Abstract Submission Requirements
Click here to submit your abstract.
- Only the primary presenter needs to submit an abstract, and only one abstract should be submitted for each presentation.
- There is no minimum size for an abstract, but the main text, which should NOT include author and title information, may be no longer than 250 words.
- Abstracts longer than 250 words will not be accepted.
- The author information will be entered on a separate part of the registration form. Do not add as part of the abstract.
- Communication regarding your abstract submission will be from firstname.lastname@example.org.
- State, in clear terms, the central research question and the purpose of the research.
- Provide a brief discussion of the research methodology.
- State conclusions, either final or anticipated.
- Be well organized.
- Be reviewed by faculty mentor for editing and verification before submission.
- Faculty Mentor review/support will be confirmed through a validation process.
- Abstracts that do not receive Faculty Mentor support will not be accepted.
observe the following (see example):
- Complete the abstract using appropriate upper and lower case letters.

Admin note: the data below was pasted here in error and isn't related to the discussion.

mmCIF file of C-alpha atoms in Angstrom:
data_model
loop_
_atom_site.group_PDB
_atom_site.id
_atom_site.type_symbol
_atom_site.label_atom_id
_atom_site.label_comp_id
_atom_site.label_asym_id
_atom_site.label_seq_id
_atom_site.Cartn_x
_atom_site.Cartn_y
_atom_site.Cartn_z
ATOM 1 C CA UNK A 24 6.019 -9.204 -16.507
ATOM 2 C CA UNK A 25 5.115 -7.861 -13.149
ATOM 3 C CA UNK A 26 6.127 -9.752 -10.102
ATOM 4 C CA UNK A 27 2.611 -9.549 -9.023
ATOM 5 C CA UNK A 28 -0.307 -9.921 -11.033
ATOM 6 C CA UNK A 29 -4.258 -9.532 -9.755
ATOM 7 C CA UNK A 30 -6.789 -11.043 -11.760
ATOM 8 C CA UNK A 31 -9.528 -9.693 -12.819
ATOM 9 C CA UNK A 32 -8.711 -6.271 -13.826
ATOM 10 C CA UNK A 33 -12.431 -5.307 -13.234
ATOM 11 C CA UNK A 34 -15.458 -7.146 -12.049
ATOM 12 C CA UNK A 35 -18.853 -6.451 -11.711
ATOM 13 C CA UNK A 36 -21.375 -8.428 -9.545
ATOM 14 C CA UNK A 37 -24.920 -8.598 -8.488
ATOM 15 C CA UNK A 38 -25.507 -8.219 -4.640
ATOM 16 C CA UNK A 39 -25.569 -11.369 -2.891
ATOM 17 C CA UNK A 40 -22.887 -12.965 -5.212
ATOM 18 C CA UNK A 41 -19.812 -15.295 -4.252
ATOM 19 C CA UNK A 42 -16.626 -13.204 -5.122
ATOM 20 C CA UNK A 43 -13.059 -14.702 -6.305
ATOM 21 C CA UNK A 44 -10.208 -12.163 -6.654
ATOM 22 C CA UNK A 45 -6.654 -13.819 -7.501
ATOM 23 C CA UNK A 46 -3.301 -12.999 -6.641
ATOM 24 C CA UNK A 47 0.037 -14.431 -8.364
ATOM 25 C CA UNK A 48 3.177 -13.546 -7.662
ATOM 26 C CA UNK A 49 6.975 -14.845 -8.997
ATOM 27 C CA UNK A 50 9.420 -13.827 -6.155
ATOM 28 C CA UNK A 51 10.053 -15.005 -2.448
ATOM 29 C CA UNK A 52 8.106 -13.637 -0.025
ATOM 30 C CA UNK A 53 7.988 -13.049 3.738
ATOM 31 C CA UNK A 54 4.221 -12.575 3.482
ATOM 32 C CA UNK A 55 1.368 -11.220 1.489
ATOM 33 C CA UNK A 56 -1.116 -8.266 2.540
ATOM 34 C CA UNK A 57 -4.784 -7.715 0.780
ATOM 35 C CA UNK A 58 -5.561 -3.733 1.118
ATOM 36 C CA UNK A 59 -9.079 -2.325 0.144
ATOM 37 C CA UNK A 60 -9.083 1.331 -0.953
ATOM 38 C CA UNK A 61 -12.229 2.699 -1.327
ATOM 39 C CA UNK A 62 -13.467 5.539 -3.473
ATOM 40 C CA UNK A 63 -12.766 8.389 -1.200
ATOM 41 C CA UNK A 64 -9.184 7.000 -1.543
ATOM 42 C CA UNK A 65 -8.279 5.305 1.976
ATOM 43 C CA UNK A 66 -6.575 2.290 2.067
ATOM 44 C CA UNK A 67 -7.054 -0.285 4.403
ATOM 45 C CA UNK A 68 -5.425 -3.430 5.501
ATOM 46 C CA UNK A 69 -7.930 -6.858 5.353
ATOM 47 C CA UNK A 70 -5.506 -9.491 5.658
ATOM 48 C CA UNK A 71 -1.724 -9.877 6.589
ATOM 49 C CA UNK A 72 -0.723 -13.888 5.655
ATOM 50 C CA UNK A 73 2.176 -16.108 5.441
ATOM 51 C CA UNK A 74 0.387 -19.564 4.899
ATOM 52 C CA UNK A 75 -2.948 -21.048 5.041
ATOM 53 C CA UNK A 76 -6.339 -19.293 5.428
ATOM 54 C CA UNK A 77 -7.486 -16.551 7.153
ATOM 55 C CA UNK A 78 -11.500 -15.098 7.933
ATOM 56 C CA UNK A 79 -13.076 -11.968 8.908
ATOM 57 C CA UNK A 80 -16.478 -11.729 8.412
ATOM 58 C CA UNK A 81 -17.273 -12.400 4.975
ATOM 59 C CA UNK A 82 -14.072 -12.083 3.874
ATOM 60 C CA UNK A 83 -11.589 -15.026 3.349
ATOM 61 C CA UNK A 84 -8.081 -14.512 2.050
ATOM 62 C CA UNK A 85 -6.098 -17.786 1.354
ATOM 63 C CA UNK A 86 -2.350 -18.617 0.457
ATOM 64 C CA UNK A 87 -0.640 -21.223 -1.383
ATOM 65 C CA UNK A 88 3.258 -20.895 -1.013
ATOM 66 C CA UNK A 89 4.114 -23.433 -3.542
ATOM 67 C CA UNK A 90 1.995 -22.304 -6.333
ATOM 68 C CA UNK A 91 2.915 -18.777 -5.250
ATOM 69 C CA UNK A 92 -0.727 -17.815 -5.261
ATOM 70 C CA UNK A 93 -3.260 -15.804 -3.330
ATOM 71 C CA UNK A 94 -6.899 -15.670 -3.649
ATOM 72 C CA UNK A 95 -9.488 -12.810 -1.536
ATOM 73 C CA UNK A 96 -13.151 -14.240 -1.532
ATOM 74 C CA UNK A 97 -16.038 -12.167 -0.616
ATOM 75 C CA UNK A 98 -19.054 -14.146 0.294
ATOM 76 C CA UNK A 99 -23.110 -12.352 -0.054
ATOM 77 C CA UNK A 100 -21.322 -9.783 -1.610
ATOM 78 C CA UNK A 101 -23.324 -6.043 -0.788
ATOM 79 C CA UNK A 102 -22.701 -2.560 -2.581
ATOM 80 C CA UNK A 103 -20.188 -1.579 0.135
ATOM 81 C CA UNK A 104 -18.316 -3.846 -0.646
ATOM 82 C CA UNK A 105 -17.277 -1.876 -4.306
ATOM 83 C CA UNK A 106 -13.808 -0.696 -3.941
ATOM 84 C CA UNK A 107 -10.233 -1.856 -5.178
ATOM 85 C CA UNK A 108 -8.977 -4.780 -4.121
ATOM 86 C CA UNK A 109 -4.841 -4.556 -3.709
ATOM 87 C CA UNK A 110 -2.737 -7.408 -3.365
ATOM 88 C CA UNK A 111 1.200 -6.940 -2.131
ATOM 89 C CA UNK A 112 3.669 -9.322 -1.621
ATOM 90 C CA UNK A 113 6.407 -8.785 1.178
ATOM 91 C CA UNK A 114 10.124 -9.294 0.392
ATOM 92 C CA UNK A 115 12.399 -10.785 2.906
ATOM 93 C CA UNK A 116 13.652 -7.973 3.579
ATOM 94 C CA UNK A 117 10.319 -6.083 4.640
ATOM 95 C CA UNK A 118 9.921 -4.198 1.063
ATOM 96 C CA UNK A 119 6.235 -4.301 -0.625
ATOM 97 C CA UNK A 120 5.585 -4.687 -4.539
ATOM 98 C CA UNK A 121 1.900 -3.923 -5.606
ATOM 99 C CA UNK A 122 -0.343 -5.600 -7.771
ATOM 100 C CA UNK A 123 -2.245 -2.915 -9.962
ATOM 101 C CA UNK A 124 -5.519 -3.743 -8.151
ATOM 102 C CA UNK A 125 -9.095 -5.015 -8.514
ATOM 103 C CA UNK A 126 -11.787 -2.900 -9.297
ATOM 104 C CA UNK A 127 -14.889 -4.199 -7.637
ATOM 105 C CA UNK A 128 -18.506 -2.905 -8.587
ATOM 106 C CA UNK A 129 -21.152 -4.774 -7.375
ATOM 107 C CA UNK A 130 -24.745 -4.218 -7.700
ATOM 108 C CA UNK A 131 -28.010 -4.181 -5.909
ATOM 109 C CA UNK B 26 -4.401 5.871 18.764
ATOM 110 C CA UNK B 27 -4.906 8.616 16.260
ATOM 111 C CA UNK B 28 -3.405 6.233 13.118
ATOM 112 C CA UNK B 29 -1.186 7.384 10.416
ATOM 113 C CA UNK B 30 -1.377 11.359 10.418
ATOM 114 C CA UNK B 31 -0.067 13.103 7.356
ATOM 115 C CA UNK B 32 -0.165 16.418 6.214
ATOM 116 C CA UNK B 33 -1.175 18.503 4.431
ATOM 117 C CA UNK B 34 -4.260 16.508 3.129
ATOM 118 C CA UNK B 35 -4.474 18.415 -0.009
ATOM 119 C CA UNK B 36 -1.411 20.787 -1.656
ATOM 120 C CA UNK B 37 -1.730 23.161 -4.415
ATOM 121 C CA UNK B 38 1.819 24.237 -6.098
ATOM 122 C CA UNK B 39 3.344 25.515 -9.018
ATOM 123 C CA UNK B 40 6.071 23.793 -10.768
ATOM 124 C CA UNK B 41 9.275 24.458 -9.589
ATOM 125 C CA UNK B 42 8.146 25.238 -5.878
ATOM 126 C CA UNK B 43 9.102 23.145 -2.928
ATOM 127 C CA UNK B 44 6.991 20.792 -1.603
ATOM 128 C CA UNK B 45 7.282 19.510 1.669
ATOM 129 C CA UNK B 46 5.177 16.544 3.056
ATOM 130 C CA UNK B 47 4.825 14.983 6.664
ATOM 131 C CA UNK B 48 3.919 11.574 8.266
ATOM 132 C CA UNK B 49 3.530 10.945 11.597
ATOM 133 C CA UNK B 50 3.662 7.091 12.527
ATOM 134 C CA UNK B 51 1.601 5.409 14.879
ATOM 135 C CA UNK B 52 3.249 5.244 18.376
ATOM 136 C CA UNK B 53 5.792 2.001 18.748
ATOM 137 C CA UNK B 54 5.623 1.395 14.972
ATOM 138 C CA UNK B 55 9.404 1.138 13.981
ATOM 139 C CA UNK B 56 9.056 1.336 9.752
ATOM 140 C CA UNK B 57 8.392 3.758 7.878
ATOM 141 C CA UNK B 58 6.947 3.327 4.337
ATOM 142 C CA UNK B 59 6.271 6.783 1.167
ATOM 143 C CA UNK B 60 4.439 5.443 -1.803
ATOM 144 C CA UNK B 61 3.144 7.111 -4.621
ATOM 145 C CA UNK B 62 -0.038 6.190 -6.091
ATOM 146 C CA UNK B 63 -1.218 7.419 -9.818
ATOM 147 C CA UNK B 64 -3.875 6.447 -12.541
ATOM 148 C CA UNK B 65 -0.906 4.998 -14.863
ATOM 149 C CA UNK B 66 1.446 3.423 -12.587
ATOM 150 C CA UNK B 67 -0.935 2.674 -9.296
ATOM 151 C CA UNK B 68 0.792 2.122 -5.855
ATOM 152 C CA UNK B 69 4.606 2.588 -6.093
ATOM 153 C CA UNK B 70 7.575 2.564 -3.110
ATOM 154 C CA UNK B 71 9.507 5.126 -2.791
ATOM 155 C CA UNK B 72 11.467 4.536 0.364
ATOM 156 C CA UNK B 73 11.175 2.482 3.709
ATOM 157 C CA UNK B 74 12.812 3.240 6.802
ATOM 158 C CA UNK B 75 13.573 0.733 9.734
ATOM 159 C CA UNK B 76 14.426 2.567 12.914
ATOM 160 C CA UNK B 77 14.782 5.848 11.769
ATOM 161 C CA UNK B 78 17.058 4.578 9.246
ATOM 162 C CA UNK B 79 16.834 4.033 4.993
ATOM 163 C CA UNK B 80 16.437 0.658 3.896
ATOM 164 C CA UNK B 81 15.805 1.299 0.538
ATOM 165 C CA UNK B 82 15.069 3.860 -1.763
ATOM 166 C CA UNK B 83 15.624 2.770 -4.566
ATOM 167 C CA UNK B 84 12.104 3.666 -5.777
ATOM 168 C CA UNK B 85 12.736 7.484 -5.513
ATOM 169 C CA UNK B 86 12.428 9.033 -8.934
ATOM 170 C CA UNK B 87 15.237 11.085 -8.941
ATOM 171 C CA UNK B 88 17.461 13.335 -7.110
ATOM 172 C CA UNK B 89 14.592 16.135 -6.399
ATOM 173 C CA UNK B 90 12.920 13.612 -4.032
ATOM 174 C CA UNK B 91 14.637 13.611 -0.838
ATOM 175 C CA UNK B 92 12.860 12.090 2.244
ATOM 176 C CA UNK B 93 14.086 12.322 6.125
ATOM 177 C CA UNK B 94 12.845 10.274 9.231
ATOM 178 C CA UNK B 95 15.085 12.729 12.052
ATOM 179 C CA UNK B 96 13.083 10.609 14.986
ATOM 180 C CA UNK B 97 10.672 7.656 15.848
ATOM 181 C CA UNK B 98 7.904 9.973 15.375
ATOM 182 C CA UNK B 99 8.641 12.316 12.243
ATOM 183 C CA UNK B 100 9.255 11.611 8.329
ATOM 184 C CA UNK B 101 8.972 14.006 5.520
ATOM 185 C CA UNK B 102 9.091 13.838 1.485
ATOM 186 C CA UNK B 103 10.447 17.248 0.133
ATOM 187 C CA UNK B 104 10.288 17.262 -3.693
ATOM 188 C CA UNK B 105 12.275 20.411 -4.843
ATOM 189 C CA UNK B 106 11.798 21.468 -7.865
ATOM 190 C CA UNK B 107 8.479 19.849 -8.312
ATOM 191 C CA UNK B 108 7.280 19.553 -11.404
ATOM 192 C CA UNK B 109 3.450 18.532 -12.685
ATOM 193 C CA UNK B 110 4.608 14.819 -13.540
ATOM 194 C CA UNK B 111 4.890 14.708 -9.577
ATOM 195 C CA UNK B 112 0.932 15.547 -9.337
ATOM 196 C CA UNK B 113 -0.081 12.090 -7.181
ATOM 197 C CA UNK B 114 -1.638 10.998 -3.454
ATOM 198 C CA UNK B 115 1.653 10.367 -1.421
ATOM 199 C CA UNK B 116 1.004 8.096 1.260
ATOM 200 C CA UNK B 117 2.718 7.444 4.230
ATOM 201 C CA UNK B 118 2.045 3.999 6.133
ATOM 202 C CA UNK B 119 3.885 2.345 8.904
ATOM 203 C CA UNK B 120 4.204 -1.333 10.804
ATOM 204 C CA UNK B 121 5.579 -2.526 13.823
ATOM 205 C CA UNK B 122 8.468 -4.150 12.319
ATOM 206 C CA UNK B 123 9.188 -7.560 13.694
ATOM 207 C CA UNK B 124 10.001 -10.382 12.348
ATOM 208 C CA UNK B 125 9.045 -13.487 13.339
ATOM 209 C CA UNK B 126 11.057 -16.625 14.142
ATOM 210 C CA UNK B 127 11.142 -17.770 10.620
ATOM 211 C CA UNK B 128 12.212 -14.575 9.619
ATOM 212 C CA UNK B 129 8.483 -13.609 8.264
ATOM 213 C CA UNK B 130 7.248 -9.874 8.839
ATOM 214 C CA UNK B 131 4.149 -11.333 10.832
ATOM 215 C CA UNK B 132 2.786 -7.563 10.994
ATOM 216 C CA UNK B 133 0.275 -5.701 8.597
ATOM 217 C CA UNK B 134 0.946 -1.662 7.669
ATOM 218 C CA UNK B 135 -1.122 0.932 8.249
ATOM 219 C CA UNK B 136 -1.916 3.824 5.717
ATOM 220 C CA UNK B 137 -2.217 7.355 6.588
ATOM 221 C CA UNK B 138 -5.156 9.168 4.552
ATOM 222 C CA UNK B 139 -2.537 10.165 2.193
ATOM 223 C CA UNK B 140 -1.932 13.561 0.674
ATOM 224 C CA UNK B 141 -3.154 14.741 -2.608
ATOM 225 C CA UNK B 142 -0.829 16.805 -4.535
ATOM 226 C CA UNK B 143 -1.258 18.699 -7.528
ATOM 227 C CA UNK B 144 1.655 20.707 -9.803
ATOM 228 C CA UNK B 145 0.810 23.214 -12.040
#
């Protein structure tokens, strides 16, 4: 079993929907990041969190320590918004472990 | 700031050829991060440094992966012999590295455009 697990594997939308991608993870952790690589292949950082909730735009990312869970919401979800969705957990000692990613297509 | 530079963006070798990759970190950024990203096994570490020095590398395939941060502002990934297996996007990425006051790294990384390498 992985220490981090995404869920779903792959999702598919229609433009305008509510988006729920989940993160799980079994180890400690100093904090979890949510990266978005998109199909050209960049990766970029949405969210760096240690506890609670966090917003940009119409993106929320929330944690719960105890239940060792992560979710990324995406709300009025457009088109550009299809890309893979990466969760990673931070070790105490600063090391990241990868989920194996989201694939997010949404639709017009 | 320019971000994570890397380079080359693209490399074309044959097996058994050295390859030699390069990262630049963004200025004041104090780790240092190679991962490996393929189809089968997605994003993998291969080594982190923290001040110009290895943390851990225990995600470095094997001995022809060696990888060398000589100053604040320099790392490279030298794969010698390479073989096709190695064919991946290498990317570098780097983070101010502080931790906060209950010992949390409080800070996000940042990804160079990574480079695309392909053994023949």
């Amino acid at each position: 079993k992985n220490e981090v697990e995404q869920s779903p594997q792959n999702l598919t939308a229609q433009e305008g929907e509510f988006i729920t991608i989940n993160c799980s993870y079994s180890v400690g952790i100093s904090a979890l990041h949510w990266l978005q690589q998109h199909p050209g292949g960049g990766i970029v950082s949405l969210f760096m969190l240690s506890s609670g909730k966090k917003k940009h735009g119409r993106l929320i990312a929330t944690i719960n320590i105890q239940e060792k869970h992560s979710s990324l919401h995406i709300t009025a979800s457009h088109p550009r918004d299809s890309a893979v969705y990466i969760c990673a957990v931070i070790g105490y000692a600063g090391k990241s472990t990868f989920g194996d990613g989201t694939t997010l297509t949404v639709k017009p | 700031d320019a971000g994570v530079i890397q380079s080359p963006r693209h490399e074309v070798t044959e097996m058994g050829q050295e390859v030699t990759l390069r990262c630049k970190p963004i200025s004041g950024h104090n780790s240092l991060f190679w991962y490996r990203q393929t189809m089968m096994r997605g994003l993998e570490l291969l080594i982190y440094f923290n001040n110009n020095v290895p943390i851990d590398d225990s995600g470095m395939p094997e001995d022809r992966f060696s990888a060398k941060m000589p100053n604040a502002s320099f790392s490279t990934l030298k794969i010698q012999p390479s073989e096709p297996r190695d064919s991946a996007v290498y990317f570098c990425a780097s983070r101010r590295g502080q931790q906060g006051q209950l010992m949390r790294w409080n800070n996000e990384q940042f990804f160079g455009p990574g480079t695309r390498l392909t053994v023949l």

- The title will appear in the program exactly as you type it, so check your spelling.
- Enter first name, middle initial, and last name of author and co-authors.
- Enter faculty sponsor in parentheses.
PLEASE NOTE: You cannot edit your abstract after it is submitted. Proofread your abstract carefully.
Sample Abstract (Single Author)
OF SQUIRRELS AND MEN: A STORY OF PLATELET STORAGE
Name of Author(s):Bailee Sliker (Scott Cooper)
Abstract: Platelets are routinely used in transfusions, yet they cannot be stored in a refrigerator or else they will be cleared rapidly when re-injected into a patient. The objective of this experiment is to see if platelets from ground squirrels are resistant to cold storage, and thus could serve as a model to develop methods to store human platelets in the cold. To test this we will flourescently label platelets from humans and ground squirrels, store them at 4C and 37C for up to 48 hours, and measure their uptake by cultured human liver cells. Previous research has shown that human platelets stored at 4C are rapidly taken up and we predict that ground squirrel platelets stored at 4C will be resistant to this cold storage.
A helpful resource as you develop your abstract: http://uwc.ttu.edu/OWL/writing_elements/elementsreviewframe.asp